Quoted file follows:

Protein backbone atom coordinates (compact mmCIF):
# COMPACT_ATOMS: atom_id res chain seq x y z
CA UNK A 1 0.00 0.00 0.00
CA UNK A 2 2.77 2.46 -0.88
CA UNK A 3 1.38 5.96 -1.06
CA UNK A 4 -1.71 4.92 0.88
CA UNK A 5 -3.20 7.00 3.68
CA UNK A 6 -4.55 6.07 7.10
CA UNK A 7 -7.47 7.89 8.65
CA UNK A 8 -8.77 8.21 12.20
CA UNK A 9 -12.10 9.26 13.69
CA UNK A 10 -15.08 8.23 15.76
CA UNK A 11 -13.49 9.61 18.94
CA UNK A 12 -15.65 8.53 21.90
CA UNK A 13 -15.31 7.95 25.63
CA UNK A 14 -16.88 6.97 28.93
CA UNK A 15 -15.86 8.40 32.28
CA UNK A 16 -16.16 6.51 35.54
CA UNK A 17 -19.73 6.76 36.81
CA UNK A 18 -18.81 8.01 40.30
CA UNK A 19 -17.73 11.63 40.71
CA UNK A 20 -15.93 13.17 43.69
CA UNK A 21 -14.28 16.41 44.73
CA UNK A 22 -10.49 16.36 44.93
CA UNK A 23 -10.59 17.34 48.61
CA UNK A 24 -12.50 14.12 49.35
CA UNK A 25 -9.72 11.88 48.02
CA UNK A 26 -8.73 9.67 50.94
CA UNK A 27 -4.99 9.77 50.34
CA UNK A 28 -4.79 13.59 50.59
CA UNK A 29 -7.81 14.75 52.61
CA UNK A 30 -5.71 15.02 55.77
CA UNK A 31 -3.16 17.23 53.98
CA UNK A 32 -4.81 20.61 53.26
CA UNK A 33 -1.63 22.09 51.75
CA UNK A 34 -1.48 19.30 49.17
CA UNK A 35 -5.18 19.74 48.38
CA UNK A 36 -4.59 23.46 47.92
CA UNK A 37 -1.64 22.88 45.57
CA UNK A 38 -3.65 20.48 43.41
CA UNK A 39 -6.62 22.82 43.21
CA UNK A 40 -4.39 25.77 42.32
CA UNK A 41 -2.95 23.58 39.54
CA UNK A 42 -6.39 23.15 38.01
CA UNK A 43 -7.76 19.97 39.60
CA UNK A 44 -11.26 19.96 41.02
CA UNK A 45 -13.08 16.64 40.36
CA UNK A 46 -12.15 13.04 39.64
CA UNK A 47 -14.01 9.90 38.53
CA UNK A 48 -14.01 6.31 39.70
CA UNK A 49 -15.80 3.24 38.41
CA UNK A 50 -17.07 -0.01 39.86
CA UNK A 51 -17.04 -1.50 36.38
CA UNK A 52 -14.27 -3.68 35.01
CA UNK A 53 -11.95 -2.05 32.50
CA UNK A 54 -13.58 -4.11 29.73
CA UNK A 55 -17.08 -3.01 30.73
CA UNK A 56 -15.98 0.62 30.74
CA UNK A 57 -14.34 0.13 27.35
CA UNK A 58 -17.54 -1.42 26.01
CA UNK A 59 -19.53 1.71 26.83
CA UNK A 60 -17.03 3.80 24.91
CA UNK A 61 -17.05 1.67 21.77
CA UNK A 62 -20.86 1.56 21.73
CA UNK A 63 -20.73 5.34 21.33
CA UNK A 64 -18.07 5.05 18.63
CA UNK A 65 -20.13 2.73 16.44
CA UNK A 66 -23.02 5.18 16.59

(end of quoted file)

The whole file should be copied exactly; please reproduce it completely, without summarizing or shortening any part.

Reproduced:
Protein backbone atom coordinates (compact mmCIF):
# COMPACT_ATOMS: atom_id res chain seq x y z
CA UNK A 1 0.00 0.00 0.00
CA UNK A 2 2.77 2.46 -0.88
CA UNK A 3 1.38 5.96 -1.06
CA UNK A 4 -1.71 4.92 0.88
CA UNK A 5 -3.20 7.00 3.68
CA UNK A 6 -4.55 6.07 7.10
CA UNK A 7 -7.47 7.89 8.65
CA UNK A 8 -8.77 8.21 12.20
CA UNK A 9 -12.10 9.26 13.69
CA UNK A 10 -15.08 8.23 15.76
CA UNK A 11 -13.49 9.61 18.94
CA UNK A 12 -15.65 8.53 21.90
CA UNK A 13 -15.31 7.95 25.63
CA UNK A 14 -16.88 6.97 28.93
CA UNK A 15 -15.86 8.40 32.28
CA UNK A 16 -16.16 6.51 35.54
CA UNK A 17 -19.73 6.76 36.81
CA UNK A 18 -18.81 8.01 40.30
CA UNK A 19 -17.73 11.63 40.71
CA UNK A 20 -15.93 13.17 43.69
CA UNK A 21 -14.28 16.41 44.73
CA UNK A 22 -10.49 16.36 44.93
CA UNK A 23 -10.59 17.34 48.61
CA UNK A 24 -12.50 14.12 49.35
CA UNK A 25 -9.72 11.88 48.02
CA UNK A 26 -8.73 9.67 50.94
CA UNK A 27 -4.99 9.77 50.34
CA UNK A 28 -4.79 13.59 50.59
CA UNK A 29 -7.81 14.75 52.61
CA UNK A 30 -5.71 15.02 55.77
CA UNK A 31 -3.16 17.23 53.98
CA UNK A 32 -4.81 20.61 53.26
CA UNK A 33 -1.63 22.09 51.75
CA UNK A 34 -1.48 19.30 49.17
CA UNK A 35 -5.18 19.74 48.38
CA UNK A 36 -4.59 23.46 47.92
CA UNK A 37 -1.64 22.88 45.57
CA UNK A 38 -3.65 20.48 43.41
CA UNK A 39 -6.62 22.82 43.21
CA UNK A 40 -4.39 25.77 42.32
CA UNK A 41 -2.95 23.58 39.54
CA UNK A 42 -6.39 23.15 38.01
CA UNK A 43 -7.76 19.97 39.60
CA UNK A 44 -11.26 19.96 41.02
CA UNK A 45 -13.08 16.64 40.36
CA UNK A 46 -12.15 13.04 39.64
CA UNK A 47 -14.01 9.90 38.53
CA UNK A 48 -14.01 6.31 39.70
CA UNK A 49 -15.80 3.24 38.41
CA UNK A 50 -17.07 -0.01 39.86
CA UNK A 51 -17.04 -1.50 36.38
CA UNK A 52 -14.27 -3.68 35.01
CA UNK A 53 -11.95 -2.05 32.50
CA UNK A 54 -13.58 -4.11 29.73
CA UNK A 55 -17.08 -3.01 30.73
CA UNK A 56 -15.98 0.62 30.74
CA UNK A 57 -14.34 0.13 27.35
CA UNK A 58 -17.54 -1.42 26.01
CA UNK A 59 -19.53 1.71 26.83
CA UNK A 60 -17.03 3.80 24.91
CA UNK A 61 -17.05 1.67 21.77
CA UNK A 62 -20.86 1.56 21.73
CA UNK A 63 -20.73 5.34 21.33
CA UNK A 64 -18.07 5.05 18.63
CA UNK A 65 -20.13 2.73 16.44
CA UNK A 66 -23.02 5.18 16.59